Author Interview: Paul Barrett and Steve Murphy

Last week I got contacted by Fiery Seas Publishing about working with them. It was the first time I got contacted by a publishing company and I still cannot understandd how it happened.

After talking to them they offered me the opportunity to interview the authors of Knight Errant, Paul Barrett and Steve Murphy. The book was published this summer and even though it has a sequel that the authors are working on, it can be read as a stand-alone, for the story of Knight Errant wraps up.

But wait, what is Knight Errant about?

28110143Warriors…Scoundrels…Mercenaries….

The Knights of the Flaming Star are the most feared and respected Special Operations teams in the known universe. There’s no assignment they can’t handle. No job they can’t complete. As a team, they’re unstoppable.

Then a rescue mission gone awry finds them betrayed by a ghost from their past.  Bent on vengeance their nemesis has laid a trap designed to grind their reputation into the dirt and ultimately destroy them.

The pursuit of their enemy will take them from planets run by corporate oligarchies—to a world entrenched in medieval technology and shrouded in magic. They’ll need every ounce of their will, prowess and cunning to turn the tables, salvage their reputation, and save the universe from apocalyptic destruction.

Goodreads | Fiery Seas Publishing

I am not much into science fiction but I have to say it sounds pretty interesting. If you also think that, definetely give the book a try and tell em what you think. Now, without further ado, here is my interview to Paul Barrett and Steve Murphy. I hope you enjoy it! I was so nervous about it.


 

First of all, thank you Paul and Steve for taking the time to answer my questions and letting everybody know a bit more about Knight Errant.

1. To start things off, let’s do a lightning round; it will be an associating game to get to
know you and your book. You just need to reply with the first word (or couple of
words) that come to mind. Ready?

a. Apart from writing, what else do you like doing?
Paul Barrett: Board gaming (Me: I love playing board games too!)
Steve Murphy: a good book and fine bourbon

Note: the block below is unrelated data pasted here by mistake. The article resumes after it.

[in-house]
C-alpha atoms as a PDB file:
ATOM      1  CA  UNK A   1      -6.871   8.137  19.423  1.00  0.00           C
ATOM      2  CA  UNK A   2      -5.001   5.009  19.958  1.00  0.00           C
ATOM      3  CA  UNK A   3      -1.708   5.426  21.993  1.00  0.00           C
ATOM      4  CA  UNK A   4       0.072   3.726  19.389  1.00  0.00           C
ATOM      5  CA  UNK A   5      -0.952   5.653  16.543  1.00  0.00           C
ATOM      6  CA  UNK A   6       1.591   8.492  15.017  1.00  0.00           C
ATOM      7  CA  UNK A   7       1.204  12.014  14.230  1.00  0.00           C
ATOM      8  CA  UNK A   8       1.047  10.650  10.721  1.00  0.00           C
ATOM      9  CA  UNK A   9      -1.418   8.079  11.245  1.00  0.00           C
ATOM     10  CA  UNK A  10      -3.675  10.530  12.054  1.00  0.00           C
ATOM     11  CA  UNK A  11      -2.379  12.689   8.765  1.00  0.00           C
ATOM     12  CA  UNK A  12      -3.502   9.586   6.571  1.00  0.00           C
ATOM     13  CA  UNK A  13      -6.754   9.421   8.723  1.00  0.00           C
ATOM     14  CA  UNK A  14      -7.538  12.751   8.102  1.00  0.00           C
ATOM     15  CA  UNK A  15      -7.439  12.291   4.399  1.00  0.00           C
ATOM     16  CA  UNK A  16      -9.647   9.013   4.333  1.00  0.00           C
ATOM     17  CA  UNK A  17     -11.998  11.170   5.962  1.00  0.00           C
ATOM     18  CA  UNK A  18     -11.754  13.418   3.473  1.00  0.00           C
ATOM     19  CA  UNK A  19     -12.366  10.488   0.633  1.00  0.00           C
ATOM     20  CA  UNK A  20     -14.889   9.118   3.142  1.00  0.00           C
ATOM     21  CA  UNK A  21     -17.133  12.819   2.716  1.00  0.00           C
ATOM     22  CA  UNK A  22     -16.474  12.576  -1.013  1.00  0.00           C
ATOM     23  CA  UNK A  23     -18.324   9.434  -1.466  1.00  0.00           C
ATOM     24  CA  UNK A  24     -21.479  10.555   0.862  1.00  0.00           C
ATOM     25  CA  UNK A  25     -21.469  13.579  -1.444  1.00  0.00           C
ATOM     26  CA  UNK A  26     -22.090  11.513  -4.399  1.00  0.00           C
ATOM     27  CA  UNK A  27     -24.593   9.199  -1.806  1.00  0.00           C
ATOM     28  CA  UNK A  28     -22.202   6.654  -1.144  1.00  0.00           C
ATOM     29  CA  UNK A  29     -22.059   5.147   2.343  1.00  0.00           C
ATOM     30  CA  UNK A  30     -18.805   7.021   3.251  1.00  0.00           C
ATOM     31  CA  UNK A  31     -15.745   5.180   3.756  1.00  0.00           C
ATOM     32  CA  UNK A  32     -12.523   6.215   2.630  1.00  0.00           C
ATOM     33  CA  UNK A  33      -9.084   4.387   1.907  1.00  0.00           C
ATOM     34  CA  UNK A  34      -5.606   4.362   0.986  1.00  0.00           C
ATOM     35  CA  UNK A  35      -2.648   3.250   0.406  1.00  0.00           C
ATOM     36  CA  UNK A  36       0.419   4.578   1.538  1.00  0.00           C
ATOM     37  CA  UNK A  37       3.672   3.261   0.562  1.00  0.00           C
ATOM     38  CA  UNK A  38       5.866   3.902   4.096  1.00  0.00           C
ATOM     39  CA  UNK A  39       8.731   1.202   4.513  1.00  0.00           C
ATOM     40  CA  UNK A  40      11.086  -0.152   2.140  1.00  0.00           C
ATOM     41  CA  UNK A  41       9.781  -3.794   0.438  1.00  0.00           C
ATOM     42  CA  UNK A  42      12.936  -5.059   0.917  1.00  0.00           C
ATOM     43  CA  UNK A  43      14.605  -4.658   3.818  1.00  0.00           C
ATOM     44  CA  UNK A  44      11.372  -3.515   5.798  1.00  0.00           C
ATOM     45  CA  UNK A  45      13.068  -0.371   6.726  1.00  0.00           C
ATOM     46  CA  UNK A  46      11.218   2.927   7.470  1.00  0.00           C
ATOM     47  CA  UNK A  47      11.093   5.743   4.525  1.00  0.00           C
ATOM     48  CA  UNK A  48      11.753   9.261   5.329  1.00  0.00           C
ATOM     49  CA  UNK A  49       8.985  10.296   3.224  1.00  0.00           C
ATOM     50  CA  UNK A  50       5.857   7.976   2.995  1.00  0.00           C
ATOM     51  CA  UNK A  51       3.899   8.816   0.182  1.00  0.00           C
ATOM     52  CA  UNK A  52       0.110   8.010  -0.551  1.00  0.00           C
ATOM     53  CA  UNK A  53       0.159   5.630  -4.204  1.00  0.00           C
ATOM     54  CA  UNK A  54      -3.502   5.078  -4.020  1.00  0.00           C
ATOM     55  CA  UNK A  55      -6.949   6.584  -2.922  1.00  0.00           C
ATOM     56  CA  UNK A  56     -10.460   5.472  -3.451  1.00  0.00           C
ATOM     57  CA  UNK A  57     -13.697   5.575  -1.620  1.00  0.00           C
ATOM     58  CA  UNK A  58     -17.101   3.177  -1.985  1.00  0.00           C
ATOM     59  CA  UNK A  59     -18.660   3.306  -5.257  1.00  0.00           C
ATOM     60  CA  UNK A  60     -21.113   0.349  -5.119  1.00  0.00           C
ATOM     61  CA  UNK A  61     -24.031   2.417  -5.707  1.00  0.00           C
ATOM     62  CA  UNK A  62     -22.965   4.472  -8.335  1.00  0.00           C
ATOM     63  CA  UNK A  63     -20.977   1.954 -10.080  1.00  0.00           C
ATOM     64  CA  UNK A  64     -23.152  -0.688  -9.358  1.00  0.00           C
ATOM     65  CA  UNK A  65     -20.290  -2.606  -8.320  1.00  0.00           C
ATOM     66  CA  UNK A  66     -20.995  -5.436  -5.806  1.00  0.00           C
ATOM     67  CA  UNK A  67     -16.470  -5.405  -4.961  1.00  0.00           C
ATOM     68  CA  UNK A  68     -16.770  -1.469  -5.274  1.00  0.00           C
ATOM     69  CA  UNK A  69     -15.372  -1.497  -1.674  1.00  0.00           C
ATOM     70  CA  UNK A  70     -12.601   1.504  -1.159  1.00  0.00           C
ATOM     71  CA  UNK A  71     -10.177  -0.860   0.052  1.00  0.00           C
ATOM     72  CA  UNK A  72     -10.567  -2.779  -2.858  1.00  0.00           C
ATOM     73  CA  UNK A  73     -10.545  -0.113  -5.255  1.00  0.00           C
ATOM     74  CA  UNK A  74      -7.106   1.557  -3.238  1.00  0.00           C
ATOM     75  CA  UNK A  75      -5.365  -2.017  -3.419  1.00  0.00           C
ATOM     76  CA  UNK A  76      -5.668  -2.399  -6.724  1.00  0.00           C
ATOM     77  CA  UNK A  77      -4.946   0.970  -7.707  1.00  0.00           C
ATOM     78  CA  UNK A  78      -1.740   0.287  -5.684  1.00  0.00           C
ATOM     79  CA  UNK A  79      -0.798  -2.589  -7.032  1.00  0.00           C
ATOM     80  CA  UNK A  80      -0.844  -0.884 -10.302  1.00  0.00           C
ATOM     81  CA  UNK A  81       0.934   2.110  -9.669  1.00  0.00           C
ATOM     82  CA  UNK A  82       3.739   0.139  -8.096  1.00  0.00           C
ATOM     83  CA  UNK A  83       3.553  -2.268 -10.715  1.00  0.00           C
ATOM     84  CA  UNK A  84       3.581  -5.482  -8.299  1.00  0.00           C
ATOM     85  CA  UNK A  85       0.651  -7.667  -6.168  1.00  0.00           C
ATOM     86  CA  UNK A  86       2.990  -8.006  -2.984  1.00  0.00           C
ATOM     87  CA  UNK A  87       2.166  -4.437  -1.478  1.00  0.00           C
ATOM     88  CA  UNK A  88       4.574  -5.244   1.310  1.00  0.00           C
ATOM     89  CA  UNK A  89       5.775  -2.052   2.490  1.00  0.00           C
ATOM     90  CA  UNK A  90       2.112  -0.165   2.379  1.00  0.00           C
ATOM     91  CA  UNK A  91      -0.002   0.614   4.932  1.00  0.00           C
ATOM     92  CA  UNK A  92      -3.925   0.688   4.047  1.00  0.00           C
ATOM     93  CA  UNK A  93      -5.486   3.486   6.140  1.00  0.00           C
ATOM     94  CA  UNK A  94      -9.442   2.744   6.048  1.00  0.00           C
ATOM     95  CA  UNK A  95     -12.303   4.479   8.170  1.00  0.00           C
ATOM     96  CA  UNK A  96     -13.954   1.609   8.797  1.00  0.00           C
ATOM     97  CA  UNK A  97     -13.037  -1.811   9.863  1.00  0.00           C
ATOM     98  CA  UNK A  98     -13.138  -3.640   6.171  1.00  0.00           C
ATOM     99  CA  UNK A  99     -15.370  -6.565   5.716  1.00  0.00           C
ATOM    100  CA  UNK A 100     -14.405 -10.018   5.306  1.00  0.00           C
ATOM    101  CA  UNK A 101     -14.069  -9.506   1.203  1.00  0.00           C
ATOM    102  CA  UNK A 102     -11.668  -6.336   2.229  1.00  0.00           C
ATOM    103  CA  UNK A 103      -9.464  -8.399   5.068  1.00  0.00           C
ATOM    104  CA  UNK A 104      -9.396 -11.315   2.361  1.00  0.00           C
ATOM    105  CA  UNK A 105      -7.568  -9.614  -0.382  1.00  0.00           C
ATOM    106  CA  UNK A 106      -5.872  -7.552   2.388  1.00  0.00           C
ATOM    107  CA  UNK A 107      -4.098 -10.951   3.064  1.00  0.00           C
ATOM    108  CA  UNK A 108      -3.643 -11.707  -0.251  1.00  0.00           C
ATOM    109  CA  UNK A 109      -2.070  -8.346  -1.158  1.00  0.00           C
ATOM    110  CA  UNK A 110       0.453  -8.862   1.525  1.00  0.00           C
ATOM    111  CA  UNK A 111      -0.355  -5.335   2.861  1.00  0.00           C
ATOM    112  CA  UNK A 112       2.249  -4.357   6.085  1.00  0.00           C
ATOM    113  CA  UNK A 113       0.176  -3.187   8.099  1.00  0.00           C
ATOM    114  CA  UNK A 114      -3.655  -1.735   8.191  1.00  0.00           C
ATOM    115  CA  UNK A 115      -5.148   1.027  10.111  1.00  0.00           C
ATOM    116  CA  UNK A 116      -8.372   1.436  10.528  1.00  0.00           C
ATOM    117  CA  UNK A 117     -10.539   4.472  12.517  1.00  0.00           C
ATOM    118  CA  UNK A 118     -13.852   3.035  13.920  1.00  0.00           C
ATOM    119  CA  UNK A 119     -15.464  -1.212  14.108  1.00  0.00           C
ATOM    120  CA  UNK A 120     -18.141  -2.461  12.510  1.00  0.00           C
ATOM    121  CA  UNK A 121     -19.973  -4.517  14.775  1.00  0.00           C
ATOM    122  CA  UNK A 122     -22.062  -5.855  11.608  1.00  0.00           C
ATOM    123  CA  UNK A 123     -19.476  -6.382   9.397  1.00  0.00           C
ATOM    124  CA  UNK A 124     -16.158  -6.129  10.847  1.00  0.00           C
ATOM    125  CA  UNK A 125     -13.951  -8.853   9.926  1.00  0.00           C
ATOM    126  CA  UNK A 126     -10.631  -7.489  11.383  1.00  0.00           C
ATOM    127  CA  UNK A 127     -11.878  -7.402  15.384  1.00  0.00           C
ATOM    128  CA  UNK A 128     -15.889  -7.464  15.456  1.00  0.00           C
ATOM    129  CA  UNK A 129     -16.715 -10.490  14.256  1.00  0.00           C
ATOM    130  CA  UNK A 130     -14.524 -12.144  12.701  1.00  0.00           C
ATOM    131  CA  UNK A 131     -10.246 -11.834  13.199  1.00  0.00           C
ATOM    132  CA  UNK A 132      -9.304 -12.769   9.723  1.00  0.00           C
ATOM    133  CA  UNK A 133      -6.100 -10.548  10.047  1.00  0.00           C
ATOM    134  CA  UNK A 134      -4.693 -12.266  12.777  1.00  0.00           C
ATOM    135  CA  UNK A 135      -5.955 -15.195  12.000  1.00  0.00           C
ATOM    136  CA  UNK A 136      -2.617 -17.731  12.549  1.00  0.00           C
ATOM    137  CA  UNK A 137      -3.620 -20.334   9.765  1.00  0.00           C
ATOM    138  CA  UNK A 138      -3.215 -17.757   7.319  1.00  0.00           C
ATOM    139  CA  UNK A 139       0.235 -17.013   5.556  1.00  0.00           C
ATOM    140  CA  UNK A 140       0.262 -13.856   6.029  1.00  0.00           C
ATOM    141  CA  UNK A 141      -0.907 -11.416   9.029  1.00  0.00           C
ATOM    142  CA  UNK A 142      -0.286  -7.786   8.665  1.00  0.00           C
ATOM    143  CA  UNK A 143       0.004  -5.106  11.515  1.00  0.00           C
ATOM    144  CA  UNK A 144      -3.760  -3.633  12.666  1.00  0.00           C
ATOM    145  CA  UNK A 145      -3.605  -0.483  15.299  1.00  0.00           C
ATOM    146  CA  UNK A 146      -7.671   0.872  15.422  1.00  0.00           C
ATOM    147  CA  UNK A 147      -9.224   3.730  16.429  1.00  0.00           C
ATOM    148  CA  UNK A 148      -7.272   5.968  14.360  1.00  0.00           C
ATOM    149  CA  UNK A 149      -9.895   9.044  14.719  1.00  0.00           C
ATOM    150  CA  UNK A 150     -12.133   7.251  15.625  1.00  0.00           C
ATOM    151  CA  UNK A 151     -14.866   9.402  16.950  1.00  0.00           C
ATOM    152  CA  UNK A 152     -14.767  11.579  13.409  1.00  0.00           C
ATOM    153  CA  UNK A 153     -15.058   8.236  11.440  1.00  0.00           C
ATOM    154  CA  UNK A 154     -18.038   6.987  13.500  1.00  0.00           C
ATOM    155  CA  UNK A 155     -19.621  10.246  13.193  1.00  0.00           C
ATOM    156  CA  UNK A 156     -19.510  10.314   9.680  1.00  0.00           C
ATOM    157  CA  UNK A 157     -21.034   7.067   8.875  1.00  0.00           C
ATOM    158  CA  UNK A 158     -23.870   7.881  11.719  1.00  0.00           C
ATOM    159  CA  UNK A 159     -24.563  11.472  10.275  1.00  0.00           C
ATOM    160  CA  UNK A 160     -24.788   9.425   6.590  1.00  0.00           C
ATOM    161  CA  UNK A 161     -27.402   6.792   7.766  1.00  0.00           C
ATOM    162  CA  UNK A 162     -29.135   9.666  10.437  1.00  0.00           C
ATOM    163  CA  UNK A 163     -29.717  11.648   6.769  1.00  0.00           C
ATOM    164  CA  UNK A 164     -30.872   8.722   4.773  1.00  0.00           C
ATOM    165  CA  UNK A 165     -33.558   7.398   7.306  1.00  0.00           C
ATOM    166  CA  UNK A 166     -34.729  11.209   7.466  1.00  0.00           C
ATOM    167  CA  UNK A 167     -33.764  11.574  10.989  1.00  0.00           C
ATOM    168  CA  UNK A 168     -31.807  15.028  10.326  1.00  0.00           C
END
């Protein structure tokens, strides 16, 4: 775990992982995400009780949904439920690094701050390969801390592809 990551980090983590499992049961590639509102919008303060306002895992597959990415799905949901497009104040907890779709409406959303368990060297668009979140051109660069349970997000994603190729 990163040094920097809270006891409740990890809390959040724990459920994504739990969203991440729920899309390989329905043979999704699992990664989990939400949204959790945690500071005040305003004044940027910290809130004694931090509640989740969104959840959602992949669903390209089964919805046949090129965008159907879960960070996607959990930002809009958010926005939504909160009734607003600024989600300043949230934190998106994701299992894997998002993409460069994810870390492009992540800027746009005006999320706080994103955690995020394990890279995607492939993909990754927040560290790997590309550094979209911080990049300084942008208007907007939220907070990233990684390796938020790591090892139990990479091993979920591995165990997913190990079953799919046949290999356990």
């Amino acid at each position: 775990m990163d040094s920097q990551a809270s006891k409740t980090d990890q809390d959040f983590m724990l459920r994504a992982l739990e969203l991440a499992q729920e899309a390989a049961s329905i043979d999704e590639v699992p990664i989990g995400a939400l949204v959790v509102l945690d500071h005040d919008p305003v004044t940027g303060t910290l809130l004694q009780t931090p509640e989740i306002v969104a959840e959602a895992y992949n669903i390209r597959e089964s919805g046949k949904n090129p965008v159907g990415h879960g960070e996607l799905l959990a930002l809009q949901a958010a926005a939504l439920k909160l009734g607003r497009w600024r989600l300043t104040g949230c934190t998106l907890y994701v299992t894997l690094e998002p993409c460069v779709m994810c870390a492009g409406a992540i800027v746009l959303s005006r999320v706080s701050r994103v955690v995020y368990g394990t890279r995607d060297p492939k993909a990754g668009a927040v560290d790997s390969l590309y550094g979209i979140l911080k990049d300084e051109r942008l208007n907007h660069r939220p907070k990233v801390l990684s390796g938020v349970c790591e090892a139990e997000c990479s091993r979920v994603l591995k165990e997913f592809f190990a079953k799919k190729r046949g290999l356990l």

b. If you could have any character (from any media) in Knight Errant, who would
that be?
Paul Barrett: John Wick
Steve Murphy: John Constantine (Me: oh yeah, I love Constantine!)

c. Would they be a Knight or would they be a villain?
Paul Barrett: Knight
Steve Murphy: Knight
(Well, thank goodness)

d. Do you think you’d make a good Knight?
Paul Barrett: No, I’m not nearly brave enough.
Steve Murphy: Back in the day, yes.

e. What song do you associate with Knight Errant?
Paul Barrett: Any song on the Conan the Barbarian soundtrack
Steve Murphy: Great Gig in the Sky by Pink Floyd

f. What colour?
Paul Barrett: Mustard Yellow
Steve Murphy: Absolute black

g. Describe your book using 3 words (different from the blurb)
Paul Barrett: Fun science fantasy
Steve Murphy: Character driven drama

2. This is the first book you have written together. How did the idea come to life?
The initial character of Hawk was Steve’s, who he saw as a space pilot of some sort who had an enigmatic relationship with his spacecraft. From there we just sort of spitballed ideas on what would make a good story. Keep in mind the initial idea came about 30+ years ago, so much of the details have been lost in the mists of time. Over several months we threw concepts back and forth and wrote the first chapter, which was originally Hawk walking through saloon doors on a “Westworld” style planet and getting into a gunfight. Very cliché, very generic. Eventually, it morphed into the opening chapter as it stands now. So, in short, it started with a man and his spaceship and grew from there.

3. How was the process of cowriting a book?
Funny, we’re working on a blog post about this very topic. Overall, the process was smooth and straightforward. It was also, on this one, very staccato. We started the story in 1987, wrote for a while, got a first draft, then life interfered and we didn’t write for over twenty years. Paul would occasionally spend time tweaking the story and making changes based on feedback. Then three years ago, Paul and Steve jumped back on the book, hammered out the rough spots, polished the dialogue, and made the action sequences more tactically sound, based on Steve’s military and police training. We work well together, since we have different but compatible styles. Steve tells the story and Paul shows the story.
(Me: I cannot wait to read that post, I am fascinated by how authors work together)

4. What drew you to write a science fiction story? Were you fans of the genre?
Paul Barrett: I was always more of a fan of fantasy than hard sci-fi. Obviously, JRR Tolkien was a big influence, along with the Conan series. So that’s why Knight ended up having a great deal of fantasy influences in it too. It’s not hard-core sci-fi. If you want Asimov, we’re not your guys. If you like Guardians of the Galaxy, then you’ll love Knight Errant.
Steve Murphy: I got hooked on science fiction through Dune and the Edgar Rice Burroughs John Carter series and then on to Orson Scott Card. My love of fantasy was fueled by almost non-stop Dungeons and Dragons sessions. They say write what you know, but I didn’t want to write a police novel or military novel, so instead I used some of that knowledge to write the kind of story I like.